Protests continue outside of City Hall in wake of City Council scandal

While Nury Martinez resigned Thursday from the Los Angeles City Council after an audio recording of racist remarks was leaked, Councilmembers Kevin de León and Gil Cedillo have not yet resigned Thursday, leading protesters to continue to show outrage. 

Protestors continued their ongoing demonstrations in front of Los Angeles City Hall on Wednesday in the wake of the scandal that rocked LA City Council over the weekend. 

Leaked audio revealed council President Nury Martinez, Councilmen Kevin de León and Gil Cedillo, as well as LA County Federation of Labor President Ron Herrera involved in a conversation back in Oct. 2021, where several of the involved were heard hurling racist comments targeting a number of ethnicities, including Mike Bonin’s son, who is Black. 

In the days following the story’s breaking, several prominent political figures, including President Biden and Governor Newsom, have called for immediate action from the involved parties. Protestors echoed those sentiments, demanding a change from the people they once trusted. 

“We know these people personally,” said Ron Gochez, with Unidos del Barrio, a local political organization defending the rights and interests of Latinos in America. “We know each other on a first name basis and I don’t care. They gotta go, because what they did does not represent our community – and it hurts our community.”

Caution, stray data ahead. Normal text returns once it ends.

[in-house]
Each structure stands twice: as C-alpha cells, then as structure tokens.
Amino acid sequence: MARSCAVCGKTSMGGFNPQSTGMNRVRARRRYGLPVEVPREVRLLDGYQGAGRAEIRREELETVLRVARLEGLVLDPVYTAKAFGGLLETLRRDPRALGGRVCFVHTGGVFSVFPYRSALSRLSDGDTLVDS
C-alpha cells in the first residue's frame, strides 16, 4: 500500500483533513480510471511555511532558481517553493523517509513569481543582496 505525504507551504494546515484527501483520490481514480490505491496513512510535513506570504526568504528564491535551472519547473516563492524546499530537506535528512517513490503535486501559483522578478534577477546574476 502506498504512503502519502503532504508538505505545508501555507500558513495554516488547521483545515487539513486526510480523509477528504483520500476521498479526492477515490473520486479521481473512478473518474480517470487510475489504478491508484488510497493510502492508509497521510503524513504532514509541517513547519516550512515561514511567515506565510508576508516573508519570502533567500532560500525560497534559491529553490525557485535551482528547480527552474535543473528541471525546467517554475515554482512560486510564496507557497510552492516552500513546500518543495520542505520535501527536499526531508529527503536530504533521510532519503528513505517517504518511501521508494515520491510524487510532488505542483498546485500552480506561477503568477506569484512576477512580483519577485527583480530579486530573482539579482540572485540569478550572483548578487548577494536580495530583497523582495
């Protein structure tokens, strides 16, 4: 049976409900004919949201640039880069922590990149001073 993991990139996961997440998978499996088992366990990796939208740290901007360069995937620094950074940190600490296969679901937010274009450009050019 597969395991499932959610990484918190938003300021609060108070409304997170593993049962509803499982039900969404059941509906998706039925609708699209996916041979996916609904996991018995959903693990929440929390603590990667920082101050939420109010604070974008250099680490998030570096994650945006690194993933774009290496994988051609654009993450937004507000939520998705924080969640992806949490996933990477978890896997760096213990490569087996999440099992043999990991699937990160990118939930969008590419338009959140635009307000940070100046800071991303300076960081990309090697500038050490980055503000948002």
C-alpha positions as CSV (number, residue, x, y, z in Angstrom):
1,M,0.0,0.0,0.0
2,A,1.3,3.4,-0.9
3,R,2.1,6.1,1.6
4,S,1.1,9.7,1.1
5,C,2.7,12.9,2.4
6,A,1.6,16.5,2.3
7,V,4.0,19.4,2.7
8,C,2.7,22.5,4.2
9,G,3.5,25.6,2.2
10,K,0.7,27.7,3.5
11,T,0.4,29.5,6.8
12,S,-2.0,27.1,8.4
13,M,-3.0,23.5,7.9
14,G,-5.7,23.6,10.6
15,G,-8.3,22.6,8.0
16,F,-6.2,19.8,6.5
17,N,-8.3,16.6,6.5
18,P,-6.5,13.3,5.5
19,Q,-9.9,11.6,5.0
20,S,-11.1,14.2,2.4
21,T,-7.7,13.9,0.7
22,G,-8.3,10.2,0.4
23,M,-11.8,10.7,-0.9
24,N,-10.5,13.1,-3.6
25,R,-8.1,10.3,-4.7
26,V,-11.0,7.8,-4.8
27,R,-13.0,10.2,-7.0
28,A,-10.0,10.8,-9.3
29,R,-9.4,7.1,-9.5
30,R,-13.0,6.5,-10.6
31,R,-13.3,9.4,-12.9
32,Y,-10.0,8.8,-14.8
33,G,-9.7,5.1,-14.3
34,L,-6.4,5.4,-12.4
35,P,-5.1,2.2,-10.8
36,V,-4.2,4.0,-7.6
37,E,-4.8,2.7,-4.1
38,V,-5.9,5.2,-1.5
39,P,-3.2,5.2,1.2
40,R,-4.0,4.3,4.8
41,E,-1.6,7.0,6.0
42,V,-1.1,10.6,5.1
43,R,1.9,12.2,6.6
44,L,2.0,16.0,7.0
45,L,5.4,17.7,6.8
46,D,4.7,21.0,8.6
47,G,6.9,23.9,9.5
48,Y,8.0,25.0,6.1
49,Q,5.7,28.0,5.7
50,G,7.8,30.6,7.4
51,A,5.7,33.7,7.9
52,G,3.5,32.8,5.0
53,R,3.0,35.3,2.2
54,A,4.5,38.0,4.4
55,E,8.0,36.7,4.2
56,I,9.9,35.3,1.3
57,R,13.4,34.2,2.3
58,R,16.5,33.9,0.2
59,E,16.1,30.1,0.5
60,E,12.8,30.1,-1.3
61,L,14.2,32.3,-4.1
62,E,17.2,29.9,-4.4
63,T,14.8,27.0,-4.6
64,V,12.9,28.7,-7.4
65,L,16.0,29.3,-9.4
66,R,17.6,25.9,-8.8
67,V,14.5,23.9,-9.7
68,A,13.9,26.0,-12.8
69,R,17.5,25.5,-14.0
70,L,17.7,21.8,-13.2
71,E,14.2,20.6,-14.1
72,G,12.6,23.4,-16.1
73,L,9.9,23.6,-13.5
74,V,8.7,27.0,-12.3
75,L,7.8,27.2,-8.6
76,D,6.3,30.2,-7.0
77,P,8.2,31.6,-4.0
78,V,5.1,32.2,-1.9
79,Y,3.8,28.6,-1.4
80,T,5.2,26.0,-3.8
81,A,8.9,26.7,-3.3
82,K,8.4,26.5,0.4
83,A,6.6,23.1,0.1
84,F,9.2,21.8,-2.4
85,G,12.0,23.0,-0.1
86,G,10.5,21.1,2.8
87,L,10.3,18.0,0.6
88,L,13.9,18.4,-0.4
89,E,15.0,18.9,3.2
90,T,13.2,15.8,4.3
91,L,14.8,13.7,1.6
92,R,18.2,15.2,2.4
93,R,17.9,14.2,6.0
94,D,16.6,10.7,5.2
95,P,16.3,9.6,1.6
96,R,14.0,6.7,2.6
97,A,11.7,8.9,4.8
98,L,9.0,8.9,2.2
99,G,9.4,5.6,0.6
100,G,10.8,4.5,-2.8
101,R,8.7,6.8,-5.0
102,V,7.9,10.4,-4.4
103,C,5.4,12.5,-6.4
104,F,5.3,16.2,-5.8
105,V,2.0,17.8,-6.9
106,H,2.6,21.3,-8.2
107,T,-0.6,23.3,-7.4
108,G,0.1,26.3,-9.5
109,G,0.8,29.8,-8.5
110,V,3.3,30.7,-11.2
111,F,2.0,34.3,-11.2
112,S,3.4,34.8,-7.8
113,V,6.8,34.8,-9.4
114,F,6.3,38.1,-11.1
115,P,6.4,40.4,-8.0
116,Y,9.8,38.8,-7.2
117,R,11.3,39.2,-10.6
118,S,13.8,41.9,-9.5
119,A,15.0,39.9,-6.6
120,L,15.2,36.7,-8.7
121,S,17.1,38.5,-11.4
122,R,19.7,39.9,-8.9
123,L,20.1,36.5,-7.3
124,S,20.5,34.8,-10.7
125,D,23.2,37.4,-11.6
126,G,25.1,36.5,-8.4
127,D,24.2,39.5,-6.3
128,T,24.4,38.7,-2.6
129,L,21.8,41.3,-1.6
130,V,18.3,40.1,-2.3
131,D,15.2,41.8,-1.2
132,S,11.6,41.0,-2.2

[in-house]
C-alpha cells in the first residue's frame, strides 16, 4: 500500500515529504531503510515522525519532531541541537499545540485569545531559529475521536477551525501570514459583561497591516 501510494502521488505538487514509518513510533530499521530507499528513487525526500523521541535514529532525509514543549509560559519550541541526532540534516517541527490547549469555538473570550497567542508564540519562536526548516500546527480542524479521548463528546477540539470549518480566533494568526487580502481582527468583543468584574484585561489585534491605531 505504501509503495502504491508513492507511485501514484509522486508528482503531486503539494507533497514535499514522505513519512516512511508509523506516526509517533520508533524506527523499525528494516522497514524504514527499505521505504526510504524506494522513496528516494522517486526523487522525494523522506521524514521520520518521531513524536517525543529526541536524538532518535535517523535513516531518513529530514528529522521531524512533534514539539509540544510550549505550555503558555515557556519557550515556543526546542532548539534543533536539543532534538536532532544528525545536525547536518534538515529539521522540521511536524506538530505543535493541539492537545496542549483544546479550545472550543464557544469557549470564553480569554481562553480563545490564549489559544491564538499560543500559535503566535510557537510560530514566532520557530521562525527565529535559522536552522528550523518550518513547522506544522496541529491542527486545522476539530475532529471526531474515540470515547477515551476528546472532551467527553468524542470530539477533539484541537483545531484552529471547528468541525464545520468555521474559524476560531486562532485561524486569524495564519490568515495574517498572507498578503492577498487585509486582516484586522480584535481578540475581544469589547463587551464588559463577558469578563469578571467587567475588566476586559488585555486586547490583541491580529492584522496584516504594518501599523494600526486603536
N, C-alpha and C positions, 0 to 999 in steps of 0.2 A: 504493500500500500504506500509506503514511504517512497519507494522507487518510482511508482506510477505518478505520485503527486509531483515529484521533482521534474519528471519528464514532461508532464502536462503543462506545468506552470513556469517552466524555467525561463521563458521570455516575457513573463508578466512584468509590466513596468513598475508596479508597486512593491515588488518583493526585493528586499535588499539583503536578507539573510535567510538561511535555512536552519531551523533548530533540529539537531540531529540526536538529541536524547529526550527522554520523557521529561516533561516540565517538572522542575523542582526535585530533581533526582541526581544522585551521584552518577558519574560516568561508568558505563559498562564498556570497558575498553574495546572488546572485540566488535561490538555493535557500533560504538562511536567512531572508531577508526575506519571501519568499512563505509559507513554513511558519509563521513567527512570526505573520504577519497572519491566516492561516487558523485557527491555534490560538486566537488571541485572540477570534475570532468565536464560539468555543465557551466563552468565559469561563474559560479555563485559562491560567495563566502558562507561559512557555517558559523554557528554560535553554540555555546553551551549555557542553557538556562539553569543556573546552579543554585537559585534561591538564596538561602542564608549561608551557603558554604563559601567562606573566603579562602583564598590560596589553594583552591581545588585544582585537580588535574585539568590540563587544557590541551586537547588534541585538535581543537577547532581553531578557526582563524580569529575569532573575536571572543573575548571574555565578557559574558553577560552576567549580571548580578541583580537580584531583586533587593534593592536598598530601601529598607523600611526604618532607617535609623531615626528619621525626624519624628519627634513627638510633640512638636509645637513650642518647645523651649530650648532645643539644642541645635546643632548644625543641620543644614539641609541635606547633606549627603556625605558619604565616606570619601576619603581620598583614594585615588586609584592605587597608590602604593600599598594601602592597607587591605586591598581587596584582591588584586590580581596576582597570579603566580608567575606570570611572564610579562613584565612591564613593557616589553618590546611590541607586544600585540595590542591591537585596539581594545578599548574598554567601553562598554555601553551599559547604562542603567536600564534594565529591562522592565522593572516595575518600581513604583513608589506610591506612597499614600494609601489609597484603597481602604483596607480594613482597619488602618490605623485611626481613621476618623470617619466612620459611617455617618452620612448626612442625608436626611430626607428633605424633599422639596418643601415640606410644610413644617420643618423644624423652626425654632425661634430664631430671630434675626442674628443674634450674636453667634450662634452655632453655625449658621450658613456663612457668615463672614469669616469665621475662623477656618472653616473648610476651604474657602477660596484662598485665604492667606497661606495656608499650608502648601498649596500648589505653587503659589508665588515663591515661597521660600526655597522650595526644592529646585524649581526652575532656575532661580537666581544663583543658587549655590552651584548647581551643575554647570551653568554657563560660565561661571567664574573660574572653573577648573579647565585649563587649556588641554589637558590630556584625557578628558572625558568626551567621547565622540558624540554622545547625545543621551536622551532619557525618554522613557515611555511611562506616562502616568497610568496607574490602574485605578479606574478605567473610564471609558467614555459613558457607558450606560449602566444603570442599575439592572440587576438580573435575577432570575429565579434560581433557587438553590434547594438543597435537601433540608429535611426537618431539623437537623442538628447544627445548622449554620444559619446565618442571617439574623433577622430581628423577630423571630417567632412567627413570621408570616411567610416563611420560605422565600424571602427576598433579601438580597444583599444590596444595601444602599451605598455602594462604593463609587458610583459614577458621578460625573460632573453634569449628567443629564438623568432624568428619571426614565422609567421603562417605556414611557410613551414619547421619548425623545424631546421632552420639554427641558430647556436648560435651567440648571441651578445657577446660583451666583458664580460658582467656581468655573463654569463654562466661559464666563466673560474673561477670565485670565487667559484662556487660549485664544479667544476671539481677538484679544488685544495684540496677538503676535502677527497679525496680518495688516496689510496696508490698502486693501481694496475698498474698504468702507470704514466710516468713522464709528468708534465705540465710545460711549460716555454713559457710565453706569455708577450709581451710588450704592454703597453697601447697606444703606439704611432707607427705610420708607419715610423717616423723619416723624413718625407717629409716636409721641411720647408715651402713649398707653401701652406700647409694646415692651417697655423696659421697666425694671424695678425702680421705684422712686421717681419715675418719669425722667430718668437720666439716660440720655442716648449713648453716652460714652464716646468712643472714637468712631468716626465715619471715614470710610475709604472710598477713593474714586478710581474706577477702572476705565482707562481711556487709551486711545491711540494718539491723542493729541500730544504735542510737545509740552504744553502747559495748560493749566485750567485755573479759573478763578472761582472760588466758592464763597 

Martinez offered her resignation on Wednesday, while Herrera did the same late Monday evening. Cedillo and de León, however, have yet to do so. 

Protestors could be seen playing Oaxacan music on the City Hall steps throughout the day Wednesday. Oaxaqueños were specifically targeted in several of the racist comments made by council members in the leaked audio. 

Unidos del Barrio members were joined by members from National Action Network, the Black Alliance for Peace and the American Indian Movement, all of whom said Martinez’s resignation was a step in the right direction, but not enough. 

“They are all gone. …  All of them. If there’s anybody else that knew and didn’t say anything, they must go too.” said Dee Dee Manzanares Ybarra with the American Indian Movement while speaking to the crowd. “They laugh at us behind those closed doors. They make fun of a child.”

“Those leaders do not represent us,” said the Black Alliance for Peace’s Carlos Sirah. “We are in solidarity, we are with each other. Despite what that leader says.”

Protestors were joined in those sentiments by other activists and community leaders throughout Los Angeles County, as evidenced by a feeling of similar outrage during a Van Nuys Neighborhood Council meeting Wednesday. 

“It’s really hard on me, a lot of this. It’s just not right for leaders to behave like this,” said John Camera, a Van Nuys Neighborhood councilmember. “We should be watching one another.”

Despite the general feeling of anger towards city council, protestors have thus far been happy to see a variety of communities come together to support the same cause.

While speaking to the large group gathered Wednesday afternoon, Janet Martinez, with Cielo (Comunidades Indígenas en liderazgo), put that feeling of unity together perfectly. 

“Everybody came in solidarity to support Black and Indigenous communities, and together we said, if you come for one of us, you come for all of us.”

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